Becoming more like a business?

Why “Becoming More Like a Business” Is NOT the Solution for Nonprofits

By Steven E. Mayer, Ph.D

It doesn’t really matter whether you can quantify your results.  What matters is that you rigorously assemble evidence – quantitative or qualitative – to track your progress.” – Jim Collins, in Good to Great in the Social Sectors.

“We must reject the idea – well-intentioned but dead wrong – that the primary path to greatness in the social sectors is to become ‘more like a business.’” 

This is Jim Collins’ opening statement in Good to Great And the Social Sectors, a monograph to accompany his classic 2001 management book, Good to Great.

It is also one of the first assigned readings in my class, “Nonprofit Program Development and Evaluation,” offered by Johns Hopkins University in its Master Degree Program in Nonprofit Management.  

I needed something to help students appreciate that the business sector doesn’t hold a monopoly on the concept of effectiveness.  Would we say instead that businesses should operate more like a nonprofit?  Some might.  The fact is, and Collins says it clearly, that a great many organizations from both the business and nonprofit sectors are simply mediocre.  Why are they mediocre? It’s because their practices are mediocre.  

For the social sectors, Collins puts forth five principles, the first one — the necessity of defining “great” without business metrics – sets the stage nicely.  “To throw our hands up and say we cannot measure performance in the social sectors the way you can in a business is simply a lack of discipline. … It doesn’t really matter whether you can quantify your results.  What matters is that you rigorously assemble evidence – quantitative or qualitative – to track your progress.  If the evidence is primarily qualitative, think like a trial lawyer assembling the combined body of evidence.  If the evidence is primarily quantitative, then think of yourself as a laboratory scientist assembling and assessing the data.”

I’ve espoused this principle for years, first in a 1983 project that mimicked a courtroom presentation of evidence on the merits of a school-based drug prevention program conducted in mostly rural Monticello, MN.  Using an evaluation model advanced by the National Science Foundation, I asked, “Pretend you’ve been accused of running a trivial or ineffective program – what evidence can you marshal in your defense?”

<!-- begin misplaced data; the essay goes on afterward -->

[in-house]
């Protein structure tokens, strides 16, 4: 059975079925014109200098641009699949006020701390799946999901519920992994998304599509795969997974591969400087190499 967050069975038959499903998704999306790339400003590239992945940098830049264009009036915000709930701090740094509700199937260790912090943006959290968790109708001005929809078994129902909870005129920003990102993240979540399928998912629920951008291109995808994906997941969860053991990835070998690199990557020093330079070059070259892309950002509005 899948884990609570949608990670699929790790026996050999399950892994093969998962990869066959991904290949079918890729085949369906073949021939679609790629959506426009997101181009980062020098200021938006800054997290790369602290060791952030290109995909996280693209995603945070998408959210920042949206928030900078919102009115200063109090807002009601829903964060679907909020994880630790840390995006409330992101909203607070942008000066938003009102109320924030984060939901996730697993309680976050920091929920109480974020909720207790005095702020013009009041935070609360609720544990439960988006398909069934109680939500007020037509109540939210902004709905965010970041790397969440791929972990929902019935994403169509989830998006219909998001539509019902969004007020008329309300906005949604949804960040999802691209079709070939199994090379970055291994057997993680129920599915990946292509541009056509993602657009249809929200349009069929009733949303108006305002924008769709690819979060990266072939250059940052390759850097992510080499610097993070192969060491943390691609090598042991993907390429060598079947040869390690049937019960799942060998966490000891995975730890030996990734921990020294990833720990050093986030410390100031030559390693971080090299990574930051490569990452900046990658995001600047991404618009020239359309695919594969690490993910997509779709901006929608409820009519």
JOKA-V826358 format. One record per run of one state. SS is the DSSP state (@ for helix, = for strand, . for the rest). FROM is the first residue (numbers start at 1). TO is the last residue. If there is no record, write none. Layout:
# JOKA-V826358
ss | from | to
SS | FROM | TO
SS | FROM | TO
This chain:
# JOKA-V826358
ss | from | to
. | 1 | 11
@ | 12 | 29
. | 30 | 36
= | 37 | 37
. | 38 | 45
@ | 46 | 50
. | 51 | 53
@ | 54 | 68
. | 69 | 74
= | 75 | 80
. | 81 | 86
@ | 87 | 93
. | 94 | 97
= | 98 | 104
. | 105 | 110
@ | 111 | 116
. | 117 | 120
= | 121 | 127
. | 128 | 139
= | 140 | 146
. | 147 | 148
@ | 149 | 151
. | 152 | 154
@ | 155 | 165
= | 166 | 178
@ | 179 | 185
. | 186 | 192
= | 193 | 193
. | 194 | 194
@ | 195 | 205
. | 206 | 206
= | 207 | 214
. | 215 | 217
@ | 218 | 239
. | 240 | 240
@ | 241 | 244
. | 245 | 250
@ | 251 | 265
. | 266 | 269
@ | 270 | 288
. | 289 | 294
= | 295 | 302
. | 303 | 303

What ensued was an evening–long program, presented in a packed high school gym.  You can read about it here.

Asking that “Pretend you’ve been accused…” question is a good exercise for any nonprofit program director, or any foundation grants officer.  At the least, it gets your attention.  Then, it gets you to think about what basket of evidence could you pull together to convince a group of your peers that your program’s effective.  Bonus: unless you’re operating in a field with accepted standard metrics, you get to define what’s effective, and what data taken as a whole should suggest effectiveness in relation to your overall mission.

And you readers with one foot in the business world but who can’t really see the results of your work directly in your enterprise’s bottom line ought to relate to the same question – what evidence suggests your unit is performing well, well enough to connect logically to your bottom line?  Can you imagine assembling what different kinds of data could support your opinion, analyzing them critically, and coming to a credible conclusion?  It’s the very same challenge in both the private and the nonprofit sector, and the public sector as well.


This blogpost was published in an earlier form to this website on April 18, 2012. 

How to cite this blogpost: Mayer, Steven E., Why “Becoming More Like a Business” is NOT the solution for Nonprofits. Minneapolis: Effective Communities Project. Downloaded from [month, date, year]